The governor tweeted later that he hopes “these two can Shake It Off ...

Ohio Supreme Court rules juveniles can be sent to adult court

Published: Thursday, May 25, 2017 @ 11:22 AM
Updated: Thursday, May 25, 2017 @ 5:44 PM


            Ohio Supreme Court
            Laura A. Bischoff

A split Ohio Supreme Court ruled Thursday that sending older juveniles to adult court when they face serious charges does not violate their constitutional rights.

The decision reverses a ruling by the high court in December 2016.

Supreme Court Justice Sharon Kennedy wrote in the majority opinion that an earlier decision failed to consider a clause in the constitution that grants the Ohio General Assembly exclusive authority to define the jurisdiction of common pleas courts.

Related: Local teen’s case could go back to juvenile court

Chief Justice Maureen O’Connor dissented, saying that the ruling affords blind deference to the legislature and ignores the requirements of due process. Juvenile court should determine whether the youth is a candidate for rehabilitation before being transferred to adult court.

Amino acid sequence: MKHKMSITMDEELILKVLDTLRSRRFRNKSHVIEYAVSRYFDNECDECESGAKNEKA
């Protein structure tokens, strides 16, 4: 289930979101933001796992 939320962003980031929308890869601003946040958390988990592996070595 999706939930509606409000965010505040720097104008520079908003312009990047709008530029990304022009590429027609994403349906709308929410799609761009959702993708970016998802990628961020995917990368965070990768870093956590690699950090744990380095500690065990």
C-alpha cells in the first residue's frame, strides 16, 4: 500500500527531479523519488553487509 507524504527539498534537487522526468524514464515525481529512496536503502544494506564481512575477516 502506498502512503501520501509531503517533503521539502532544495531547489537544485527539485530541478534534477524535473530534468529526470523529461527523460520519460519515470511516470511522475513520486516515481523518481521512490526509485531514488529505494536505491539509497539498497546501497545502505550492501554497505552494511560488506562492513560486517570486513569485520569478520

In 1996, legislators passed a law requiring that 16- and 17-year-old defendants be automatically transferred to adult court when charged with certain offenses.

The 6-1 decision stems from the case of 16-year-old Matthew Aalim, who faced armed robbery charges in Montgomery County in 2013. Aalim’s case was sent to adult court, which denied his request to return the case to juvenile court. As part of a plea deal, Aalim pleaded no contest and was sentenced to concurrent four-year terms.

Montgomery County Prosecutor Matt Heck said this was an “important decision” by the court.